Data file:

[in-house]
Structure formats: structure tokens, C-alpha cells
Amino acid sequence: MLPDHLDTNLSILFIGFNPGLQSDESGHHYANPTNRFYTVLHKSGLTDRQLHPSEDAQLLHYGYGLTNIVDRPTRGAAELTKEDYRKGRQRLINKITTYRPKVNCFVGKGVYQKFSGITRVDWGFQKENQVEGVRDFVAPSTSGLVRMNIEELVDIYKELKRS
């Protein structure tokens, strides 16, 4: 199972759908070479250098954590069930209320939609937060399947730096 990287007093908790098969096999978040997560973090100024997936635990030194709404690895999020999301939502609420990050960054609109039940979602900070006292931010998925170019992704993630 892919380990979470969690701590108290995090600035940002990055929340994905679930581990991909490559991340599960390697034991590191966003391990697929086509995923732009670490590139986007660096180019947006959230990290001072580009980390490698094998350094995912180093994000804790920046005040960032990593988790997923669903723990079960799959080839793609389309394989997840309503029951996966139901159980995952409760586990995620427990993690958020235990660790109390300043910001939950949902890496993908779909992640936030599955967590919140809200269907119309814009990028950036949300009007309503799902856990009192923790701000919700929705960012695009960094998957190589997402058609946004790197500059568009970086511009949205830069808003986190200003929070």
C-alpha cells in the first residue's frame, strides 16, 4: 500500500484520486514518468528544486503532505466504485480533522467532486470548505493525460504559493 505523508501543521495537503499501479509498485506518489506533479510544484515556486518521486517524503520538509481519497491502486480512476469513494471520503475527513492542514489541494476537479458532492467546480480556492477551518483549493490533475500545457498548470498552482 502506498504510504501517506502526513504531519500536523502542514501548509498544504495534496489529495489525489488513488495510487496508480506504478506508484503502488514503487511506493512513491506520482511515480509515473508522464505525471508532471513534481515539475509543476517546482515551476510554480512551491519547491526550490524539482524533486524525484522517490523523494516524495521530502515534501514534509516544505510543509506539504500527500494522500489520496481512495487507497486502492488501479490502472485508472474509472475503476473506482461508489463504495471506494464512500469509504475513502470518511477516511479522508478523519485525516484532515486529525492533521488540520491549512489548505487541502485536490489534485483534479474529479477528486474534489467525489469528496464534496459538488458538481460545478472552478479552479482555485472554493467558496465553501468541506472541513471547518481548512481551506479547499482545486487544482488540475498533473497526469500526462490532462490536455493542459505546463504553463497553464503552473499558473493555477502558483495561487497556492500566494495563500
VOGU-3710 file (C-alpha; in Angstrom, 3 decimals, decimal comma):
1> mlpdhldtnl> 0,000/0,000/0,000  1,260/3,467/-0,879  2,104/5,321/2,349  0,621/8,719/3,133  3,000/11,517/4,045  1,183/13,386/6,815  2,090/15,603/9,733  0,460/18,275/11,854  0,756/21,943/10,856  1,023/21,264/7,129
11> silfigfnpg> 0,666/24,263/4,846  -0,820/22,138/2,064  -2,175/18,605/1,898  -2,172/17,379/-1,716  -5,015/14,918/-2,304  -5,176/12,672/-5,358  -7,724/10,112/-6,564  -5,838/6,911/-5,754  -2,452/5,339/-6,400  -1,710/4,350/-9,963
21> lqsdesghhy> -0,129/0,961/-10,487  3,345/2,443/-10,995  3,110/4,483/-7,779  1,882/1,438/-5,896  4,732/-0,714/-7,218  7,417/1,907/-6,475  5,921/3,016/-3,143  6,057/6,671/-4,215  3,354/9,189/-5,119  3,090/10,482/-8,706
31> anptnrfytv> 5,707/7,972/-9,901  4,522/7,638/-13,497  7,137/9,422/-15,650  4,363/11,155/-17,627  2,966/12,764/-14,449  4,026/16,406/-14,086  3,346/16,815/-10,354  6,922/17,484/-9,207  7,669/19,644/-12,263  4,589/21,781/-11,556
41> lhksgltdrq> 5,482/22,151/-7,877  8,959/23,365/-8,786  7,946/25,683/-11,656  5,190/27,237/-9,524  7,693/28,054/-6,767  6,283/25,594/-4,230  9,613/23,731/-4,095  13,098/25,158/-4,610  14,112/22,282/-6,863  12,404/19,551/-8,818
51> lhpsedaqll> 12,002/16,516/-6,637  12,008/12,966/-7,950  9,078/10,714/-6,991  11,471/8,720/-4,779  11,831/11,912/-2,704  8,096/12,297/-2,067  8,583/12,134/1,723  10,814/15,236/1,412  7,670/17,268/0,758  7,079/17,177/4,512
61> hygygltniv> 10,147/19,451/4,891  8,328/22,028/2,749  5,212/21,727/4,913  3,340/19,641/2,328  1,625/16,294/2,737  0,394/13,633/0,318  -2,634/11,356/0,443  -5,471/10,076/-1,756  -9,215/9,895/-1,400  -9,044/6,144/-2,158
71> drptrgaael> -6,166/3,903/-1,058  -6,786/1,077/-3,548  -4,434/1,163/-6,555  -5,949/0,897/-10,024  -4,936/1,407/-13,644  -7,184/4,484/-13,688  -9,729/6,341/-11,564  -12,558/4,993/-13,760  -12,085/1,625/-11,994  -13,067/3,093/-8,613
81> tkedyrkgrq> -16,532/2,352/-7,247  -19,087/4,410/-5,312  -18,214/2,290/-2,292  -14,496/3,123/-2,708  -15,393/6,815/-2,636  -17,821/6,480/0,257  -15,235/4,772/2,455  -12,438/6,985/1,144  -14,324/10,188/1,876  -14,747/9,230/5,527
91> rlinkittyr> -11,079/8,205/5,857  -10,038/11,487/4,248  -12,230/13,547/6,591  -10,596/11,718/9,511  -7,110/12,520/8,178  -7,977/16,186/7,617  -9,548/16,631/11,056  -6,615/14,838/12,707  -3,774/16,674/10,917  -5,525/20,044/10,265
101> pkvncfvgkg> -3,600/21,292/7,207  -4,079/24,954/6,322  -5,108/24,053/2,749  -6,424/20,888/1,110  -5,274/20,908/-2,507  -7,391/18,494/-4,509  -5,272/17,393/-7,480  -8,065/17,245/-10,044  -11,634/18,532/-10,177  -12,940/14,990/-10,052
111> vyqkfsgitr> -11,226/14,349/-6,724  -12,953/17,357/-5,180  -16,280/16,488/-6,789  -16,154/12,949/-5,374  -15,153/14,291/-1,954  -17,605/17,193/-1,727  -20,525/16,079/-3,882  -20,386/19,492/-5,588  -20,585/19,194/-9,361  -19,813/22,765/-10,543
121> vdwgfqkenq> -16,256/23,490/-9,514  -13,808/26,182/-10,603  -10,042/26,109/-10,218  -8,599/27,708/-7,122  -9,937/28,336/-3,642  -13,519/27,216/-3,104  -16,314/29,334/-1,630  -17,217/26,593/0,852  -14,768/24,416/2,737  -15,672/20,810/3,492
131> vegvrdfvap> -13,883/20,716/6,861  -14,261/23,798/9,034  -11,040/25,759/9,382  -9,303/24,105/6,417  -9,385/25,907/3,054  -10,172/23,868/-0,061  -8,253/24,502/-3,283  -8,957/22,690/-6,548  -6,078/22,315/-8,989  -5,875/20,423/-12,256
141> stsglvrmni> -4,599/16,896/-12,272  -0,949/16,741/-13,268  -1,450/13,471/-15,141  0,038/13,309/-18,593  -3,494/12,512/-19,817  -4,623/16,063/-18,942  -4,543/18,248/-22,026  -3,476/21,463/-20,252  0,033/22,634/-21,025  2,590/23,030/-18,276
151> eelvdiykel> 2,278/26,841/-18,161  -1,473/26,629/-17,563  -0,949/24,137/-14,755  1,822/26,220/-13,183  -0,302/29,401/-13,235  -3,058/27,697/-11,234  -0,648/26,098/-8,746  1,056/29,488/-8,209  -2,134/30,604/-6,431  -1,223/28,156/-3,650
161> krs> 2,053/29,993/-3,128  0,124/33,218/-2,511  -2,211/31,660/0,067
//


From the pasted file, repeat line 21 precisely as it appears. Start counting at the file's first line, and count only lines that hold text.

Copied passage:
141> stsglvrmni> -4,599/16,896/-12,272  -0,949/16,741/-13,268  -1,450/13,471/-15,141  0,038/13,309/-18,593  -3,494/12,512/-19,817  -4,623/16,063/-18,942  -4,543/18,248/-22,026  -3,476/21,463/-20,252  0,033/22,634/-21,025  2,590/23,030/-18,276